Date: January 28, 2024
After taking the abortion pill, how you feel can vary from person to person. On the day you take misoprostol, it's advisable to plan on resting in a comfortable place. It's normal to feel tired for 1 or 2 days afterward, but you should generally be back to normal soon.
You can resume work, school, driving, and most other normal activities the next day if you feel up to it. However, it's recommended to avoid strenuous work or heavy exercise for several days. While you should start feeling better as the days go by, it's crucial to contact your doctor or health center if you still feel unwell.
As the abortion process completes, cramping and bleeding should gradually lighten up over hours and days. It's common to experience tender breasts, which may leak a milky discharge; this typically stops within a couple of days. Wearing a snug-fitting bra can help enhance your comfort.
Any chills, fevers, or nausea should subside fairly quickly. If you experience nausea, vomiting, diarrhea, or a fever for more than 24 hours after taking misoprostol, it's important to contact your doctor or health center promptly, as it could be a sign of infection.
Your healthcare provider will provide written after-care instructions along with a phone number for any questions about abortion pill side effects or other concerns. It's crucial to follow all of your doctor's directions during and after the abortion.
To confirm the success of the abortion, your provider will guide you on using a special pregnancy test. Additionally, you may have a follow-up visit or phone call with your nurse or doctor to ensure the abortion is complete and that you're in good health.
Emotionally, people can experience a range of feelings after an abortion. Studies indicate that while most individuals feel relief, some may feel sadness or regret. It's normal to have a mix of emotions, and if your mood hinders your daily activities, contacting your doctor or nurse for help is recommended. Free, confidential, and non-judgmental emotional support is also available from All-Options or Exhale after an abortion, regardless of your feelings. For spiritual support before, during, or after an abortion, consider exploring Abortions Welcome.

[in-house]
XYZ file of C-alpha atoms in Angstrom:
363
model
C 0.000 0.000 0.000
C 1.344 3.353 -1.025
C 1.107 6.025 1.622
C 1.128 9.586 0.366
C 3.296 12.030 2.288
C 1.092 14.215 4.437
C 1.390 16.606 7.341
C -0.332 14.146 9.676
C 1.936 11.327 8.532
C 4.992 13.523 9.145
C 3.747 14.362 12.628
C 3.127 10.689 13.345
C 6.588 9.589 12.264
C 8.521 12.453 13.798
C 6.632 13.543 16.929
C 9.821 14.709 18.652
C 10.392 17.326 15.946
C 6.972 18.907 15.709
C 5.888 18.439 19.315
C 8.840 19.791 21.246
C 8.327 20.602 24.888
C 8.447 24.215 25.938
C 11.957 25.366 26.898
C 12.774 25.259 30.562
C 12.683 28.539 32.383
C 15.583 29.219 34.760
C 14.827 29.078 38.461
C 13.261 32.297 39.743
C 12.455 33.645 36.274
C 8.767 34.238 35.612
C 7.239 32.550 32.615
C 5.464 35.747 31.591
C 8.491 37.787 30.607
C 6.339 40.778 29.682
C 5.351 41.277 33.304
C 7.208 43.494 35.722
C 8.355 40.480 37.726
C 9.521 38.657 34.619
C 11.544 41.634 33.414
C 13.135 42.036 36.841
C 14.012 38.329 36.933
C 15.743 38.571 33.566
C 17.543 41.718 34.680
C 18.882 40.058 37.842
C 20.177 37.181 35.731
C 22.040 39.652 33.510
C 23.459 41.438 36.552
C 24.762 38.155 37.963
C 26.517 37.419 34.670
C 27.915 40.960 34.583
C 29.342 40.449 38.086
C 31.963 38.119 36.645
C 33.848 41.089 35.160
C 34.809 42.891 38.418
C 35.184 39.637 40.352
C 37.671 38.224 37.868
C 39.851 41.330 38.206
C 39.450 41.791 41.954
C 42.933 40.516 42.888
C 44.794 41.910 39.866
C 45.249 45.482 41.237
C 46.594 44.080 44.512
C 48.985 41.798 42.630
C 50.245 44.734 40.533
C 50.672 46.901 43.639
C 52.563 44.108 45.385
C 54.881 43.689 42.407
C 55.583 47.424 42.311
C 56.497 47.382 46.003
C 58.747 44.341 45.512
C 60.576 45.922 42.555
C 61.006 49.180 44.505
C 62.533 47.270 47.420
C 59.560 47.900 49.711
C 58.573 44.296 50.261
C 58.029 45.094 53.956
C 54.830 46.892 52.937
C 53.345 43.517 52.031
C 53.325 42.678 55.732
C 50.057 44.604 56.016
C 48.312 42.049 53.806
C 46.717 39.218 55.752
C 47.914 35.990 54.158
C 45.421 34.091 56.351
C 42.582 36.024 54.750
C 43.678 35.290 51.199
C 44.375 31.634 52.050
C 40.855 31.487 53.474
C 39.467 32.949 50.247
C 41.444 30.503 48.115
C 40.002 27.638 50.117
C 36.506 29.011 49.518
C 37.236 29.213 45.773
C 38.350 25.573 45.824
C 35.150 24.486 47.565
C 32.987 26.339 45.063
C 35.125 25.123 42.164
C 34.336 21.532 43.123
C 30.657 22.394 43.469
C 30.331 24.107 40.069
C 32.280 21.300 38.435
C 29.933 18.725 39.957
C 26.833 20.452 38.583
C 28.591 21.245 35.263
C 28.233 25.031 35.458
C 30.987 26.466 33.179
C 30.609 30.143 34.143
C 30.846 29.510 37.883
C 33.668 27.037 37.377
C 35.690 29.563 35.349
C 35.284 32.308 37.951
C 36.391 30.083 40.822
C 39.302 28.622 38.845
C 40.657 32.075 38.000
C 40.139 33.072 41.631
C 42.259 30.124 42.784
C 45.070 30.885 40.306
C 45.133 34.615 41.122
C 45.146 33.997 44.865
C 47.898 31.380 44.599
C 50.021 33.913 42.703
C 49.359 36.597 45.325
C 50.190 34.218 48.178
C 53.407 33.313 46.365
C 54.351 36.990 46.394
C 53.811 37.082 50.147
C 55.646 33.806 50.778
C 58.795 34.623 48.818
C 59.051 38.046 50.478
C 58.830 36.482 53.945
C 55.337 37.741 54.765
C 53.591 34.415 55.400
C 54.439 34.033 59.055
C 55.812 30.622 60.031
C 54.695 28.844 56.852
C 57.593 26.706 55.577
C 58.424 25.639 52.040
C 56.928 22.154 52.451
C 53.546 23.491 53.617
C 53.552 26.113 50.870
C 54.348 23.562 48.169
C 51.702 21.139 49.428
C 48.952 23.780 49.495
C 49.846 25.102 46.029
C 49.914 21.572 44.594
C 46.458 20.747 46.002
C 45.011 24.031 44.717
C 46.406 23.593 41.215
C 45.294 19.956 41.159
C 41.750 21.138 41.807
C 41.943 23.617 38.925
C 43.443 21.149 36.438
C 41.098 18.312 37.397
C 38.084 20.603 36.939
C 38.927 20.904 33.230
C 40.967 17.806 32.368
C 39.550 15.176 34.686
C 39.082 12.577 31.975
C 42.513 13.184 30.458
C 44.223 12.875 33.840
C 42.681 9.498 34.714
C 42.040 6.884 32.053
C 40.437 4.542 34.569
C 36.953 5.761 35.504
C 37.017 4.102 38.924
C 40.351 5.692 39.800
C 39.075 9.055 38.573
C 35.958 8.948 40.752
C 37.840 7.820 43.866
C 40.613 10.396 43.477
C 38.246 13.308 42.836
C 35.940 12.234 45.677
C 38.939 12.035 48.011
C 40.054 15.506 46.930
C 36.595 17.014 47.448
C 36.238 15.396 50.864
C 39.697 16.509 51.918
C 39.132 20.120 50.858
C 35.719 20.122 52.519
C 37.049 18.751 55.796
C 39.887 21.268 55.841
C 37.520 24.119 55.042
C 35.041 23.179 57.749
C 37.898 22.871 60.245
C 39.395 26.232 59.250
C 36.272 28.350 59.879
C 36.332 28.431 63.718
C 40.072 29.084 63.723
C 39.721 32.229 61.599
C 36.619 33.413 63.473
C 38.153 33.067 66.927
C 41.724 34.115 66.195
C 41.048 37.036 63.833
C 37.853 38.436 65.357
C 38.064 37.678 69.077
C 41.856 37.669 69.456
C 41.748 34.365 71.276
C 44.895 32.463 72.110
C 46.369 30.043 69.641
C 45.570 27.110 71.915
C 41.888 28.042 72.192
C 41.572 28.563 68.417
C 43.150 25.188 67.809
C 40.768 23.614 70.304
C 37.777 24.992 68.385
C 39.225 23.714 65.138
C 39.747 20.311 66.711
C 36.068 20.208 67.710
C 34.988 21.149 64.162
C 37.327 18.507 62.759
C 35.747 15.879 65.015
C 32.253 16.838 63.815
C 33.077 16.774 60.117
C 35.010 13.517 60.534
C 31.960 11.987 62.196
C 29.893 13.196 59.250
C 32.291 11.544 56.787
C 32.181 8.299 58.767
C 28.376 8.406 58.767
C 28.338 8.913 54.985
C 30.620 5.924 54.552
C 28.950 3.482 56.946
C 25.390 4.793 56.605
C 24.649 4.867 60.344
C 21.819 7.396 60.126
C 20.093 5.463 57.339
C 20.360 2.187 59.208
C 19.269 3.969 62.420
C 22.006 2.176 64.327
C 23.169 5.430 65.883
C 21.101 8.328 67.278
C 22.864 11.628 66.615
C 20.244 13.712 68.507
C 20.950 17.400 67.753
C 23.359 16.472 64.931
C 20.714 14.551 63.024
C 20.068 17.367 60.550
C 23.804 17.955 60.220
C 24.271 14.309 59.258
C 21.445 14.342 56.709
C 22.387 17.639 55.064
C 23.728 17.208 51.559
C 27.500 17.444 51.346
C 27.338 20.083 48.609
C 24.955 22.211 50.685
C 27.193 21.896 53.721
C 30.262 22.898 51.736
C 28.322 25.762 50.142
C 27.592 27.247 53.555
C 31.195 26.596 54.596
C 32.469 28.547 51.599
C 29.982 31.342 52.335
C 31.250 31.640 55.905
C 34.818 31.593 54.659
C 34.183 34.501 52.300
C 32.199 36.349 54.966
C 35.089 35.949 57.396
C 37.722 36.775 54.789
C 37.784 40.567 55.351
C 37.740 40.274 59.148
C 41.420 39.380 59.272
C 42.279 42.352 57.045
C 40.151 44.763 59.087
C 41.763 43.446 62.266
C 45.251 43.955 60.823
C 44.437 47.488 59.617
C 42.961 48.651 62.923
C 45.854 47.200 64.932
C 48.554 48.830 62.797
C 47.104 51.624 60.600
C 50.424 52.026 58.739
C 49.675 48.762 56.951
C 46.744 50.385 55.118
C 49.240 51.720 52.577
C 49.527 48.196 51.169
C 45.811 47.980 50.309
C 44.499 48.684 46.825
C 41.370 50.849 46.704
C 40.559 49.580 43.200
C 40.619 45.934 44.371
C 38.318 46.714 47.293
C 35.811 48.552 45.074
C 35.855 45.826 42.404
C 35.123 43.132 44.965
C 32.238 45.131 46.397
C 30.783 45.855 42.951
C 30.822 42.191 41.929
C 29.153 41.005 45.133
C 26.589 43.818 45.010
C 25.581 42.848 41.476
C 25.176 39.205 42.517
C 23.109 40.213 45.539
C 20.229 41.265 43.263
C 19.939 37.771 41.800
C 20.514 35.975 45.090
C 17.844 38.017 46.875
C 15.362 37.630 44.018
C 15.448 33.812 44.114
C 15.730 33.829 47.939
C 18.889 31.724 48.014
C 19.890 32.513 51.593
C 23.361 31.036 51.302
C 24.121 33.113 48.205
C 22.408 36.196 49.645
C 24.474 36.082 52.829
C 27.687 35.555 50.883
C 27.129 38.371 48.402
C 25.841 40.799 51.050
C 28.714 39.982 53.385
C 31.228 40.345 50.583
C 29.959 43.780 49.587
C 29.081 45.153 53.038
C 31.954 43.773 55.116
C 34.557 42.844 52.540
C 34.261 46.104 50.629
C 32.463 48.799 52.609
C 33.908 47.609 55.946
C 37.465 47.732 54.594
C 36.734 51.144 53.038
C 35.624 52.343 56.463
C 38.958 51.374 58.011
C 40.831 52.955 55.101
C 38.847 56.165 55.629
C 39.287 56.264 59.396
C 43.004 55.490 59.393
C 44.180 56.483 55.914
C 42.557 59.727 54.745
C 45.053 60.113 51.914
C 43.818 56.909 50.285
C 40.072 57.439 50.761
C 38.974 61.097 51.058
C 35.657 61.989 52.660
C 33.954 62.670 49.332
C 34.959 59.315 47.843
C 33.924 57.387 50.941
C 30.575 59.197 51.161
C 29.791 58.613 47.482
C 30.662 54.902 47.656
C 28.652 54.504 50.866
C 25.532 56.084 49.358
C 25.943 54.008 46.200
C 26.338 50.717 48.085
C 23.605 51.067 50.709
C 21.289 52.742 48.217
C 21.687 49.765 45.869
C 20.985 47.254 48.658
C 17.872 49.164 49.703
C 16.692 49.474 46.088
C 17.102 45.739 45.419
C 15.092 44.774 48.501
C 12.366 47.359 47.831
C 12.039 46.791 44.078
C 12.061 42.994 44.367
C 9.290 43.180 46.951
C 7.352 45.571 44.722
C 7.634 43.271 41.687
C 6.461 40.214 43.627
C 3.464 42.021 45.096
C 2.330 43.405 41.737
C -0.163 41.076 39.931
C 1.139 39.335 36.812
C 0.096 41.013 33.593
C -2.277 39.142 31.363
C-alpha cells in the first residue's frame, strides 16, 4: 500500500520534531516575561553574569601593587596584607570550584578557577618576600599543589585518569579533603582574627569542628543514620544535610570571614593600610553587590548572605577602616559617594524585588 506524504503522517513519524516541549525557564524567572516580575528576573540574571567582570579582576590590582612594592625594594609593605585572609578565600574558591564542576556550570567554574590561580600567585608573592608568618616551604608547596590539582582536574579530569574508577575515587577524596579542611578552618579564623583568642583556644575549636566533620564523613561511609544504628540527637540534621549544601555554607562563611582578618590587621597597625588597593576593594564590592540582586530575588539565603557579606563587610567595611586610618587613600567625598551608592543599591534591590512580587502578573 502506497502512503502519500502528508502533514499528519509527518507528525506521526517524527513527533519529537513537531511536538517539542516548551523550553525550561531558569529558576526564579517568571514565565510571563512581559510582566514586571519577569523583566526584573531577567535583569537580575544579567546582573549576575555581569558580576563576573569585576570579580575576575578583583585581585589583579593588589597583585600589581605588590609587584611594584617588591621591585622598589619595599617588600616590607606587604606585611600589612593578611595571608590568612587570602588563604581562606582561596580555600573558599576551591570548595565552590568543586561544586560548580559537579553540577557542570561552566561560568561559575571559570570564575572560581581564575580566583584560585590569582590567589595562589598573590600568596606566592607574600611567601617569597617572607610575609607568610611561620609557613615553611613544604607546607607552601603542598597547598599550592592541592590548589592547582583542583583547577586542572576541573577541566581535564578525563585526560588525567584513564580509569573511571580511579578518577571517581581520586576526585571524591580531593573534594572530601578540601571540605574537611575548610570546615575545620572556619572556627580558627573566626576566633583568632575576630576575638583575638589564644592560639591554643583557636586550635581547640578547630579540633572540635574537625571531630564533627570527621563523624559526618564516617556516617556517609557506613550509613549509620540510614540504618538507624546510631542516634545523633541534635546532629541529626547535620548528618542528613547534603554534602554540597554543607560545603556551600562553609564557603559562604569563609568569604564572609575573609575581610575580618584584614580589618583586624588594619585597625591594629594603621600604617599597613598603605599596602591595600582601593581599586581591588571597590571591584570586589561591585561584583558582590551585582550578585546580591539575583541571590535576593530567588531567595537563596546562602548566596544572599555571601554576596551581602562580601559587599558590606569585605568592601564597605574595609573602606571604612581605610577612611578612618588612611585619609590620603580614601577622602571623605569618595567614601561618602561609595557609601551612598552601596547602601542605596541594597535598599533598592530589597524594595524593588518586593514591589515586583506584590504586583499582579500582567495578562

The abortion pill can have an impact on your menstrual cycle. Here's a revised version of your content:
After taking the abortion pill, it's common to experience bleeding and spotting on and off for several weeks. You have the flexibility to use pads, tampons, or a menstrual cup—whatever feels most comfortable for you. However, your nurse or doctor may recommend using pads during the abortion to help track the amount of bleeding.
Abortion initiates a new menstrual cycle, and your period should generally return to normal within 4-8 weeks after the procedure. The timing of your next period may also be influenced by your birth control situation.
If you are not using hormonal birth control, you can typically expect your period to return within 8 weeks after the abortion. If you're not on hormonal birth control and haven't experienced your period 8 weeks after the abortion, it's advisable to contact your nearest Planned Parenthood health center.
It's important to note that you can become pregnant quite quickly after an abortion, even if your periods haven't returned to normal. If you wish to avoid pregnancy, it's recommended to discuss birth control options with your nurse or doctor.
For personalized advice and guidance on your specific situation, consulting with healthcare professionals is crucial.
You can resume sexual activity as soon as you feel comfortable and ready after a medication abortion.
You can initiate a new birth control method immediately after a medication abortion. It's advisable to start discussing birth control options with your nurse or doctor as soon as possible, considering the potential for a quick return to fertility after the abortion.
Regarding breastfeeding after taking the abortion pill, while the medications can occasionally pass into breast milk, the amounts are typically small and are not expected to significantly impact the baby. It's recommended to consult with your nurse or doctor if you're breastfeeding, as they can provide guidance tailored to your specific situation and help you determine what's best for both you and your baby.